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A group of German Wehrmacht officers and civilians puts together an assassination plan against Hitler. When they take in Graf Stauffenberg, frictions about the proper strategy and the best design for a post-Hitler Germany arise. Several failed attempts further, they actually pull of the assassination, blast the bomb under his table, but because of a combination of unplanned events, Hitler survives. Despite the rebels having taking control of the Berlin government quarters, they are being pushed back and the failed attempt on their leader’s life is slashing back on them.

This film has stirred quite a few questions around its making, and some are actually interesting: There is the question of whether this is a story that needs to be retold again at all, as one would expect it is pretty well-known. But that is probably not true, I suppose the majority of the audience at which the film is aimed (that would be young Americans) will have never heard of Stauffenberg and will be completely unfamiliar with the story and its “heroes”. Also: those who believe to be familiar with the events should be challenged to give a brief account of persons, locations and the course of events. I admit that I got a couple of things wrong in this (such as the location of the “Wolf’s Lair”, where the attempt took place, or the degree to which the SS had already been disarmed and arrested at the time of turning tides in Berlin). It is the great skill of Hollywood script authors that they are (at the best of times) able to condense a complicated scheme into an understandable plot, without denying that they left out things, without pretending to be complete historic accounts.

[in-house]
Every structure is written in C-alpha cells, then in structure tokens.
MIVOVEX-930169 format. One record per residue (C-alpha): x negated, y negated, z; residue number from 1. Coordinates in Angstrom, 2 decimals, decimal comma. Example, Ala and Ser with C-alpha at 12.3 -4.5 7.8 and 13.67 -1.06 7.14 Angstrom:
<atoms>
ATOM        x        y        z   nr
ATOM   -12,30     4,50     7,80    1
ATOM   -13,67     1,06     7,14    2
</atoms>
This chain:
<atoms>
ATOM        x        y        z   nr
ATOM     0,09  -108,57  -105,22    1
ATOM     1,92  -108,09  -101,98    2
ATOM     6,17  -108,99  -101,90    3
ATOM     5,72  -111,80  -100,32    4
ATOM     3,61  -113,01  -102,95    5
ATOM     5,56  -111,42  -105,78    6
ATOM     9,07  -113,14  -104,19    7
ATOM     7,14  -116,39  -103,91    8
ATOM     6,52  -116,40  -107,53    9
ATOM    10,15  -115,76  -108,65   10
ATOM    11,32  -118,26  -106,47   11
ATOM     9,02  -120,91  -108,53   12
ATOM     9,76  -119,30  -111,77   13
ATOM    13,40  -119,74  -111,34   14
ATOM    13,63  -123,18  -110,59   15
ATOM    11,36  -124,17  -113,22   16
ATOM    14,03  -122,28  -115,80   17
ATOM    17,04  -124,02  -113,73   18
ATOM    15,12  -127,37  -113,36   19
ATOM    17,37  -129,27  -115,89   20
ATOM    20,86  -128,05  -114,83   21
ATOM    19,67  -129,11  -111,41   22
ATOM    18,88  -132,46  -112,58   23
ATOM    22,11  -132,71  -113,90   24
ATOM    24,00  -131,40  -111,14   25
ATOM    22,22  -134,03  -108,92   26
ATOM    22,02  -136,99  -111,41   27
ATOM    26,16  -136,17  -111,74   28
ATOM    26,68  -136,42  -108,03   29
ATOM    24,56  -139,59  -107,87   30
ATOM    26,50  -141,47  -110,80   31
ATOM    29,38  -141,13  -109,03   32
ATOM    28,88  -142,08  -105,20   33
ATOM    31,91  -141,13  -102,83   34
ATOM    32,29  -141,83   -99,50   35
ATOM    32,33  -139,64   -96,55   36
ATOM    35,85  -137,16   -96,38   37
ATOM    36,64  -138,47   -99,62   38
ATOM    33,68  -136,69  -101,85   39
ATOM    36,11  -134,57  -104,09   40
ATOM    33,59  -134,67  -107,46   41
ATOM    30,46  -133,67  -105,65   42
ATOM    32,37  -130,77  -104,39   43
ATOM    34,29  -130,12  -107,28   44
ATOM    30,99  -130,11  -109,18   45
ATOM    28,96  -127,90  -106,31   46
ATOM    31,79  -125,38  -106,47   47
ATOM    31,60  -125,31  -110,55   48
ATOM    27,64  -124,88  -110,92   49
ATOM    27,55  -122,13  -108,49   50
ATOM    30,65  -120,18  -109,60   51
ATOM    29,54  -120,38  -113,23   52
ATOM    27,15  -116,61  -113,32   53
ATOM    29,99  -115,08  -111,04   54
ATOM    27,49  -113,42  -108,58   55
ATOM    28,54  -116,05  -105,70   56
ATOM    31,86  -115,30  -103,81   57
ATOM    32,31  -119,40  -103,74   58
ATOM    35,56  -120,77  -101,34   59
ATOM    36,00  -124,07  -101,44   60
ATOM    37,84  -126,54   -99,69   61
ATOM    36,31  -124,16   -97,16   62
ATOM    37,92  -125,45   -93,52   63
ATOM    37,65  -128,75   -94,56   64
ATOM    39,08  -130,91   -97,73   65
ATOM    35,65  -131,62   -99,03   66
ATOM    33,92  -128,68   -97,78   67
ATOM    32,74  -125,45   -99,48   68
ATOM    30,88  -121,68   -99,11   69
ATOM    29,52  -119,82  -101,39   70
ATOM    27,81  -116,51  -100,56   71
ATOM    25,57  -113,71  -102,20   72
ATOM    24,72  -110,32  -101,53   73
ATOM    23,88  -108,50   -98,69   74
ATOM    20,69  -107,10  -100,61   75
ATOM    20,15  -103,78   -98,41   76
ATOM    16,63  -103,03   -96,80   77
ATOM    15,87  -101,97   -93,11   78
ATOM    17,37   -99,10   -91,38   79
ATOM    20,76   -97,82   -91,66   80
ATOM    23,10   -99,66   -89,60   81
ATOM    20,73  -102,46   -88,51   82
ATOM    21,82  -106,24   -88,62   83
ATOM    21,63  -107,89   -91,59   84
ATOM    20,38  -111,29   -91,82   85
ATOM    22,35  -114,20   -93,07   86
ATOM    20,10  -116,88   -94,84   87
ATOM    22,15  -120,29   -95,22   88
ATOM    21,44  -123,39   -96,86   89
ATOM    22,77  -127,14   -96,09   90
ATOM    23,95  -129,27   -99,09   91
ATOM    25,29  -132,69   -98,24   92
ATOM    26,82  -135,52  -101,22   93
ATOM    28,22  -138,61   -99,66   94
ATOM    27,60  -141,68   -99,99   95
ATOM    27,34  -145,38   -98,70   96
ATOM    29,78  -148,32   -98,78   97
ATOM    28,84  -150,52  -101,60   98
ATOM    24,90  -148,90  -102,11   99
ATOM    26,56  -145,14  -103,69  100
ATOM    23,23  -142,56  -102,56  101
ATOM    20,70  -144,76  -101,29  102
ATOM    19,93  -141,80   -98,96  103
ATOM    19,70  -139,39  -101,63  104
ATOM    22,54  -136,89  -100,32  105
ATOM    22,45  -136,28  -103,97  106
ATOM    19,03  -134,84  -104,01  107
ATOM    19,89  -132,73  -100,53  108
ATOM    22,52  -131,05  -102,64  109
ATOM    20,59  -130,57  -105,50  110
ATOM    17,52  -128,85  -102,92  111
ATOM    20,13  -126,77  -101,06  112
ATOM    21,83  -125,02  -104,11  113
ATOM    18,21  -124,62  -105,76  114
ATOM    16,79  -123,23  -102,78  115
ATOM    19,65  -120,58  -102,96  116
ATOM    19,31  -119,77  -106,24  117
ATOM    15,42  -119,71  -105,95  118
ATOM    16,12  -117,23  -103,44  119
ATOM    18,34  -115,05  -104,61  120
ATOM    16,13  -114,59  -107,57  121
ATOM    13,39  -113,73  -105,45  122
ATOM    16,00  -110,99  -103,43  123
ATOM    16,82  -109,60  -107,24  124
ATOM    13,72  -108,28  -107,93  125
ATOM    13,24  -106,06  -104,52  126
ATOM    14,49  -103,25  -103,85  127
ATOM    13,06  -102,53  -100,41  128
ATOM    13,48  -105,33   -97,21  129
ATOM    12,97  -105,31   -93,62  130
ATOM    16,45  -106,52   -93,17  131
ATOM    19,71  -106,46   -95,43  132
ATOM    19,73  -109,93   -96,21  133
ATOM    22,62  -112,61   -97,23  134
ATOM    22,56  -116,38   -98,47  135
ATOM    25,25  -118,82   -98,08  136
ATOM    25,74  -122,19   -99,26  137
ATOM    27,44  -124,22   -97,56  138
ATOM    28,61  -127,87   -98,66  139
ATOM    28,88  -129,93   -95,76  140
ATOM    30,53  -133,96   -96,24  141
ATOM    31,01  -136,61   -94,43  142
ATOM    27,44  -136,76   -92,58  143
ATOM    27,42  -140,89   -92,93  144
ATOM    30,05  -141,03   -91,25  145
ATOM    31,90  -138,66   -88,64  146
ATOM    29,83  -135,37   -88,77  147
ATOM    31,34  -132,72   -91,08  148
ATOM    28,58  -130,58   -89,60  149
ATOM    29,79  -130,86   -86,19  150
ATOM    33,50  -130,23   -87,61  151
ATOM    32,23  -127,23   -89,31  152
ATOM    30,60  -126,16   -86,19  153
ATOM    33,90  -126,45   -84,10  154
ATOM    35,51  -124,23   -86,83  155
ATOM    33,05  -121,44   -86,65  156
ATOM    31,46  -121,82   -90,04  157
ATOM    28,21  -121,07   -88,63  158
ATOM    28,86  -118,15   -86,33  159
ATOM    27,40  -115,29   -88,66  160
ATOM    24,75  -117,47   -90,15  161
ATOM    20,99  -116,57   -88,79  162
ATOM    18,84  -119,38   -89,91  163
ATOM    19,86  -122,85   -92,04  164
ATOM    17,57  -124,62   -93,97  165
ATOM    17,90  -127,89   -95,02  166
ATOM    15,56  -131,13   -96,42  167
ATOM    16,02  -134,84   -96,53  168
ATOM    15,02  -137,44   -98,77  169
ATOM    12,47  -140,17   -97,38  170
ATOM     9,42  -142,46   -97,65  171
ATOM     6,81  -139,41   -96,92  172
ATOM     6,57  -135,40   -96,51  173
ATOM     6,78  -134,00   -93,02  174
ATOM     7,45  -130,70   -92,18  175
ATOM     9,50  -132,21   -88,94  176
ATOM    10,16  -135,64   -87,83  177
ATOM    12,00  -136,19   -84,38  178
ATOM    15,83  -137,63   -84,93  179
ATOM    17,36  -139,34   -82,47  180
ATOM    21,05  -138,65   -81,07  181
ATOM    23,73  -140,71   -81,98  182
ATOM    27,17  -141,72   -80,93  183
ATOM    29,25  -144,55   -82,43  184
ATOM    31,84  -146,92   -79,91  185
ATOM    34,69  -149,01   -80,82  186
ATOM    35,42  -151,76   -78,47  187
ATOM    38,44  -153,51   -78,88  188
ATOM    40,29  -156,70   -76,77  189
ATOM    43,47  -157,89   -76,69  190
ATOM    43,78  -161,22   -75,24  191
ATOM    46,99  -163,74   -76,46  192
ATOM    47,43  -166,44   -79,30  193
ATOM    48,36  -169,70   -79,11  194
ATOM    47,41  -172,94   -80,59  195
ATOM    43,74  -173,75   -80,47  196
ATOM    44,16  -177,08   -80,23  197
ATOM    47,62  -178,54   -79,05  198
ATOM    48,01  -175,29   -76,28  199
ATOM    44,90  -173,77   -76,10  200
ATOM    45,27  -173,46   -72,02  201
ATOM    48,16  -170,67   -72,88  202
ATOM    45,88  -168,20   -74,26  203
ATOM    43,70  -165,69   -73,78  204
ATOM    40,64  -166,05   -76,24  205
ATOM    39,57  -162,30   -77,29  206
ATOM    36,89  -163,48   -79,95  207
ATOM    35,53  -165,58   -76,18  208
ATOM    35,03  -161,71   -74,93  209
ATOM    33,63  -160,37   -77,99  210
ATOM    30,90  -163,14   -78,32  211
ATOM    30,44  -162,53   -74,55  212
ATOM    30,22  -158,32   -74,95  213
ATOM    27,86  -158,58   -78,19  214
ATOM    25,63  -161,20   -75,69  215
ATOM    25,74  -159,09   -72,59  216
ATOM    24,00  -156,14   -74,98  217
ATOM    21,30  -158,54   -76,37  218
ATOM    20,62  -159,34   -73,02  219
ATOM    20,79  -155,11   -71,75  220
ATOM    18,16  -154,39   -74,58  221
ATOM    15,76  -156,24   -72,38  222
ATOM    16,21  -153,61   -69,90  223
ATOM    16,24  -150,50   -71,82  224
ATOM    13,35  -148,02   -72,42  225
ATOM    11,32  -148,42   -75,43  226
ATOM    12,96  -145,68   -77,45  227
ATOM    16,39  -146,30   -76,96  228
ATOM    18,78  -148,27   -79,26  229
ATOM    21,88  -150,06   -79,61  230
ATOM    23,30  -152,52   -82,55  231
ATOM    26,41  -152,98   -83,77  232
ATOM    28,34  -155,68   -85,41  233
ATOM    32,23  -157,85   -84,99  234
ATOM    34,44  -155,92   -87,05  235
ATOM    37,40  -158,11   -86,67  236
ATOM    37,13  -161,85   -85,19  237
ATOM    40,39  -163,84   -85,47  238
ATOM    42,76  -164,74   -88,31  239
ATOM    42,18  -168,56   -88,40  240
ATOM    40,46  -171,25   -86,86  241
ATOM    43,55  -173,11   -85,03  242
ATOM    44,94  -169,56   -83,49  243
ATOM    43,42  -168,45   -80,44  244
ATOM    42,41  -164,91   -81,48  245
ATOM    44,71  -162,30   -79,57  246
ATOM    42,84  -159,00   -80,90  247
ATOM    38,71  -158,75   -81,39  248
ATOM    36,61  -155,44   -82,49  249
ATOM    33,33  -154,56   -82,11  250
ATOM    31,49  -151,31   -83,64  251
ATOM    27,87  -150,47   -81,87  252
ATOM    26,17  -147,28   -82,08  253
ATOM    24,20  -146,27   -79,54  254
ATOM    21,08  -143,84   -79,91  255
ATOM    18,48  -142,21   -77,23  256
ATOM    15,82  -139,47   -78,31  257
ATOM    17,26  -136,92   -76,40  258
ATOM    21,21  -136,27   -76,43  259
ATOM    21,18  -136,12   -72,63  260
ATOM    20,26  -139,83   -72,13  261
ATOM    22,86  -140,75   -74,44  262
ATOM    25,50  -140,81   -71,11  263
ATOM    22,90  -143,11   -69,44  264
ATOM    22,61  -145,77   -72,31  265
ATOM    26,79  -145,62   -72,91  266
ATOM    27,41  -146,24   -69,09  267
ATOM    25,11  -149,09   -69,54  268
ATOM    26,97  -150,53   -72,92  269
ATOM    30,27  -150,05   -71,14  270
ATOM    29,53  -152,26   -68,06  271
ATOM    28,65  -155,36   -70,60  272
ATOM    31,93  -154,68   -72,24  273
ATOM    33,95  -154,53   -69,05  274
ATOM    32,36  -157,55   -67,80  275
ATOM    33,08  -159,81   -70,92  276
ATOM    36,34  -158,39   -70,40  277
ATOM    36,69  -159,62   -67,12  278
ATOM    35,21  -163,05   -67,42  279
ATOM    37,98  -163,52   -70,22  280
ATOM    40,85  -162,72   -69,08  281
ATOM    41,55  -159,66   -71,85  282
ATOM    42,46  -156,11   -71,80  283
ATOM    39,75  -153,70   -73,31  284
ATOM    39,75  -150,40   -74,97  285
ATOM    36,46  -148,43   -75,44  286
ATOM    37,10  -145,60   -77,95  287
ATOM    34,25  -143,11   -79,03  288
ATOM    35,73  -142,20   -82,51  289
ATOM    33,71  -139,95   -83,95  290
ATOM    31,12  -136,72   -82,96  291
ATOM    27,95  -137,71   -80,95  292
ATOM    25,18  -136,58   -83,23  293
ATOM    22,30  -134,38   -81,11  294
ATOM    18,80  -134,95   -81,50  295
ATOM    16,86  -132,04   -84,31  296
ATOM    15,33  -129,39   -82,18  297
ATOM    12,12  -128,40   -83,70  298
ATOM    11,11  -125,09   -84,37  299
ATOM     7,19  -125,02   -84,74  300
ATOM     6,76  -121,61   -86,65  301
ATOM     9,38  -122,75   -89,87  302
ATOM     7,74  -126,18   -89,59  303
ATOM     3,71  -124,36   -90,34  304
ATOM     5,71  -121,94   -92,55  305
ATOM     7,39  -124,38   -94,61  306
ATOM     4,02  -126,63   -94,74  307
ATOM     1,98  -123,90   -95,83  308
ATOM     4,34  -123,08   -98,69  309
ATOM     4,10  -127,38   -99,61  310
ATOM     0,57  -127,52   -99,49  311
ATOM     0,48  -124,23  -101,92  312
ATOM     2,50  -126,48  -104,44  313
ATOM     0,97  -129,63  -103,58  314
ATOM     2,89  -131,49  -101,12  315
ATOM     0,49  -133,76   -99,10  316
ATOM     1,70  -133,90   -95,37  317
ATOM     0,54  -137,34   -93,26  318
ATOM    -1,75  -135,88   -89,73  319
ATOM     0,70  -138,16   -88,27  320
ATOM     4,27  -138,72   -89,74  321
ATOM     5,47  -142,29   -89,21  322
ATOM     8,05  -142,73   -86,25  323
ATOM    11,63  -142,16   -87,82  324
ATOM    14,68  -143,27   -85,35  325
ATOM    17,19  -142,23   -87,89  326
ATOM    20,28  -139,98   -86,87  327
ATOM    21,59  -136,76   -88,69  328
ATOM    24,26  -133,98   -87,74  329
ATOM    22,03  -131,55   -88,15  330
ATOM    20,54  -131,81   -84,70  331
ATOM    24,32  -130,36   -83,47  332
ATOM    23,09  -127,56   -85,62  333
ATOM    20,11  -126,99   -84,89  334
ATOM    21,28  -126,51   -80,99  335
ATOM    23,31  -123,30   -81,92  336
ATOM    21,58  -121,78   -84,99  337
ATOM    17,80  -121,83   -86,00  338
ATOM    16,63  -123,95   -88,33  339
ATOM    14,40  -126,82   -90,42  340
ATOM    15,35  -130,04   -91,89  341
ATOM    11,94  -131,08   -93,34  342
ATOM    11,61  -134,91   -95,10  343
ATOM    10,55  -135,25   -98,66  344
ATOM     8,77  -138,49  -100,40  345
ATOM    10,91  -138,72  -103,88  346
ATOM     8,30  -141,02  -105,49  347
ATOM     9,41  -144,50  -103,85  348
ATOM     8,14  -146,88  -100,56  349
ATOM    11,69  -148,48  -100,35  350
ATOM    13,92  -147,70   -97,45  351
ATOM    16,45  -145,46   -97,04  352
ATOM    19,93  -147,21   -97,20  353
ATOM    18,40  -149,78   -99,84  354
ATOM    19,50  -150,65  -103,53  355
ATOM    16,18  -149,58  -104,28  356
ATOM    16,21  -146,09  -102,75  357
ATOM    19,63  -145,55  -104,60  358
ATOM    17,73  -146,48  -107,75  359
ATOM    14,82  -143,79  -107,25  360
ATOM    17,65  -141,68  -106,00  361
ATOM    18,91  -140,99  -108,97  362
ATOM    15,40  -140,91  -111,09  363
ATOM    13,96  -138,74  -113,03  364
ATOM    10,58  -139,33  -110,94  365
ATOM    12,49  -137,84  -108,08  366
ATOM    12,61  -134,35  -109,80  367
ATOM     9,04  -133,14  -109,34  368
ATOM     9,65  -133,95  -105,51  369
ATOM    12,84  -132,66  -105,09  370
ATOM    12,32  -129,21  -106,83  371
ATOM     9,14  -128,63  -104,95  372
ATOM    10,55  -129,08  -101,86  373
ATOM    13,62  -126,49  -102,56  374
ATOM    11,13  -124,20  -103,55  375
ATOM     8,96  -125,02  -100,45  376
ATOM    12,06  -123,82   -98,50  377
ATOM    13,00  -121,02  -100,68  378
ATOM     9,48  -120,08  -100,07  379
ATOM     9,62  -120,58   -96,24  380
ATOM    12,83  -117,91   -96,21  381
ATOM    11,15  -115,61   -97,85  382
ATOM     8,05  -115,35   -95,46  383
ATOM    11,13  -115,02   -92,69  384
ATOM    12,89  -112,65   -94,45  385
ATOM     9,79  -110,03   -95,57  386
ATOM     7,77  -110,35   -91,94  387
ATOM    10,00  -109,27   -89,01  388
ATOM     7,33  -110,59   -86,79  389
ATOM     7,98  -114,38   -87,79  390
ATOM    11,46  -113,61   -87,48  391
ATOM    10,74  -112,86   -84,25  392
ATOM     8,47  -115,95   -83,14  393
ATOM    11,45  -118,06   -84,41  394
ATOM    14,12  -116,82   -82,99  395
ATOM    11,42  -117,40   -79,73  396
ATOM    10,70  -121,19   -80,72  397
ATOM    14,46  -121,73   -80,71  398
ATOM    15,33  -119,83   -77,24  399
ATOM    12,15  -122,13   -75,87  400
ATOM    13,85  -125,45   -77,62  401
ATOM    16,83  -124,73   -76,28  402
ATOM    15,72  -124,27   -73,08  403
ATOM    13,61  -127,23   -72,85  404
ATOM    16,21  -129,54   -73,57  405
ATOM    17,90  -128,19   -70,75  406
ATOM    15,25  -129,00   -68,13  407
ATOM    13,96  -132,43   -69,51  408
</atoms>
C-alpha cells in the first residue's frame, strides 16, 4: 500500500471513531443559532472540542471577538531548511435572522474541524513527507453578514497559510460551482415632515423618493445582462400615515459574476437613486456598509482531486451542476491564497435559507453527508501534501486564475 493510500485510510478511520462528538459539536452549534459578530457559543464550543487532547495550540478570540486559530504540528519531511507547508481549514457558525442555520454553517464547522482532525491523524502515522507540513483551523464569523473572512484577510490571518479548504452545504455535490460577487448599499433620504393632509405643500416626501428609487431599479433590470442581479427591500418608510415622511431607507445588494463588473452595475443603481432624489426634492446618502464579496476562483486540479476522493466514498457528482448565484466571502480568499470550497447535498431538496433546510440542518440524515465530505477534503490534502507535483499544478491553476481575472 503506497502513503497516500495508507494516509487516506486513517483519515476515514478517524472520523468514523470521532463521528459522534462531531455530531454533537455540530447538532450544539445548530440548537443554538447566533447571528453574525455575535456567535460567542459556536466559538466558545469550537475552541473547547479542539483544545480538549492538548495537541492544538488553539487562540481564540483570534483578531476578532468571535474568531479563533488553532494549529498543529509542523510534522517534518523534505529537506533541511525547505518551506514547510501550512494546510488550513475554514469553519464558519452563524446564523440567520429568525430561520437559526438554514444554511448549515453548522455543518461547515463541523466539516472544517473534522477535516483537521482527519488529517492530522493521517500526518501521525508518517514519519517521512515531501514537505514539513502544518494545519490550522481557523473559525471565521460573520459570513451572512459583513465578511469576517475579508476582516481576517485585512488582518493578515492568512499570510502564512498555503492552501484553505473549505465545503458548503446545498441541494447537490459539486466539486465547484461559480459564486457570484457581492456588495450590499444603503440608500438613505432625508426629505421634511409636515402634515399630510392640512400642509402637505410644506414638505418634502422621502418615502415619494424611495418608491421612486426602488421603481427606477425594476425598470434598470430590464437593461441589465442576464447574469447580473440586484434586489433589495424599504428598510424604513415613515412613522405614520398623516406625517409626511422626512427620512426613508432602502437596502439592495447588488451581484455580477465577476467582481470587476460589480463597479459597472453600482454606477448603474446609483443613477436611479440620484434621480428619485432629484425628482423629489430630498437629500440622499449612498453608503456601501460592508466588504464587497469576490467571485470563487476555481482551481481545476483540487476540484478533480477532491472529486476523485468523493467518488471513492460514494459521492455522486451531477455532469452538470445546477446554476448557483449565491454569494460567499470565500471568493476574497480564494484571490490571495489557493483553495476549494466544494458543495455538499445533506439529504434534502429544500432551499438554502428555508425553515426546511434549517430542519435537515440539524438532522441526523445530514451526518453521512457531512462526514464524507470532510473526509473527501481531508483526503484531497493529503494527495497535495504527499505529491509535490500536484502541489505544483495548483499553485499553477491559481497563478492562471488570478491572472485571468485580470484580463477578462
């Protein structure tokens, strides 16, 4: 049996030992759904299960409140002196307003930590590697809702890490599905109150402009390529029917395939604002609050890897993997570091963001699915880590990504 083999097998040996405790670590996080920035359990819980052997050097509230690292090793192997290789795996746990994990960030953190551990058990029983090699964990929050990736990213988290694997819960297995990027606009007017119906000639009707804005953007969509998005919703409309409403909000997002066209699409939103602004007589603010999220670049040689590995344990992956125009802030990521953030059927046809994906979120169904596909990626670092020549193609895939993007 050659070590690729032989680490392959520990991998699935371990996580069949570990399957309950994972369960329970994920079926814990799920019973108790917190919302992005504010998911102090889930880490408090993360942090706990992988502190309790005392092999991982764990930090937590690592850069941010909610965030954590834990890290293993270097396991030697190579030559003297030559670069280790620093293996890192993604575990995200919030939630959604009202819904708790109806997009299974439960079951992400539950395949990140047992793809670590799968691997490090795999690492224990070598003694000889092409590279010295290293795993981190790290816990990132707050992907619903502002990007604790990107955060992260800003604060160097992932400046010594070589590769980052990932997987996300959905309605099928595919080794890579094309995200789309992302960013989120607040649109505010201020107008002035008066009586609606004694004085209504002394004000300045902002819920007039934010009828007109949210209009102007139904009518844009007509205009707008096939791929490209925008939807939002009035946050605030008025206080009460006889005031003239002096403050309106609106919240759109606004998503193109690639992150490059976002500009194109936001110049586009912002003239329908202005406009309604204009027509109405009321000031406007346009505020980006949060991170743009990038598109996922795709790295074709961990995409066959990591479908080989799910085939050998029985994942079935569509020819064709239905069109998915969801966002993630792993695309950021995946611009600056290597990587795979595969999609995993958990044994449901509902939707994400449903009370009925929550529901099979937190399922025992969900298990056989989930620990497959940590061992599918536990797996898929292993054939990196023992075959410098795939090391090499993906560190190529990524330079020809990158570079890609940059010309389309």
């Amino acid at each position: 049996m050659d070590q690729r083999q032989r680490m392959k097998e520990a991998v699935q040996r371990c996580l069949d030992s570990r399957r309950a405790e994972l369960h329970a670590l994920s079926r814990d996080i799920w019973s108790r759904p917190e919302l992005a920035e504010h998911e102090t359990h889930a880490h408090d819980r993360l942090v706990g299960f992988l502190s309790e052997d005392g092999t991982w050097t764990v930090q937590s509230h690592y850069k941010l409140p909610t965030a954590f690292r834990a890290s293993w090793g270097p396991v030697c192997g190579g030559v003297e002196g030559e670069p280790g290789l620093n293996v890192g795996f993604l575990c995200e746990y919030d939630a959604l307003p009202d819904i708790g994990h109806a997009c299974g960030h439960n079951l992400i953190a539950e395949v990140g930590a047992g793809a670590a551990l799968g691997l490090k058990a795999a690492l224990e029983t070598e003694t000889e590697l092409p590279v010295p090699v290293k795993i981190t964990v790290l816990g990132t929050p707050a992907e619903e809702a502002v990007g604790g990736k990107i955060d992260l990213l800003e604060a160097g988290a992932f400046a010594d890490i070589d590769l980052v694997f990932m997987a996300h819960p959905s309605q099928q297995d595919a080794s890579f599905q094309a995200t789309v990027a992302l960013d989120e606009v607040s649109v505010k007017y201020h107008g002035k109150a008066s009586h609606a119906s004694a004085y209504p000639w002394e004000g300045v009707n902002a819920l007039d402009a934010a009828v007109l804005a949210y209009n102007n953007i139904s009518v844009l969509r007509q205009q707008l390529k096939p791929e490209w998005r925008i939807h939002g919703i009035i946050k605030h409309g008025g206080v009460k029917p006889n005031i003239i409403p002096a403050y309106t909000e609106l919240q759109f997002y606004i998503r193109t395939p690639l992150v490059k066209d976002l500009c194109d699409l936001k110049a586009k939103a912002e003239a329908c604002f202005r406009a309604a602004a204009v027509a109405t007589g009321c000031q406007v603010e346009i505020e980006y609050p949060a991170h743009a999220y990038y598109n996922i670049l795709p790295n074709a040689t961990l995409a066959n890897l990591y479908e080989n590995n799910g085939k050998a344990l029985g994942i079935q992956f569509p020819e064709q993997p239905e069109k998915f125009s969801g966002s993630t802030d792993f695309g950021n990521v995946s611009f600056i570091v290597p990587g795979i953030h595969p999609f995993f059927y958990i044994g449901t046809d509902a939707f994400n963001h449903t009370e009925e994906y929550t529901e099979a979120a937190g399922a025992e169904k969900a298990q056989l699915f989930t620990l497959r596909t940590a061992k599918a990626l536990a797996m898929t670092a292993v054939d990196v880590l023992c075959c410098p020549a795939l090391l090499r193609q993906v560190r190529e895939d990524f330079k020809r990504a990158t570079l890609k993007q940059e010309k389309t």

The film is no historic account, but it works perfectly well as a thriller, and what better indication of this is there than to watch yourself being thrilled during a plot the result of which everybody knows (for similar script stunts see “Titanic”, “King Kong” – yes, the ship will sink, the monkey dies, it’s a ghost, it’s a sledge…). It definitely works much better than the most recent attempt I have seen, the German tv production about the same chain of events.

The one flaw I see is the main actor, who may or may not be a religious jerk, but who definitely does not have the stature to pose as German army officer of noble heritage. He does not look old, noble and military enough. Also, the language challenge (refer to the Kermode review) leaves a bad taste – there is an initial moment where Tom Cruise speaks German with a heavy American accent, then he falls into American, there are English accents and Scottish, if I am not wrong, there are English speakers with German accents and Germans with American accents. It is a bit of a mess, and one wonders whether the film industry will ever reach a level of taste where for a film with all-German characters all-German cast will be used (they are there, believe me). If Mel Gibson can pull that off, why not Bryan Singer and Tom Cruise? It is, at the end of the day, of course the problem of the local film industry not to bring out a blockbuster movie themselves – the capacities in the German studios of Munich and Berlin would certainly exist, but only every couple of years is there a producer daring enough to play along with the big boys and have a production of international value (always the same producer, as it is). As long as this is the case, the funny accents will prevail.

Ebert’s Review

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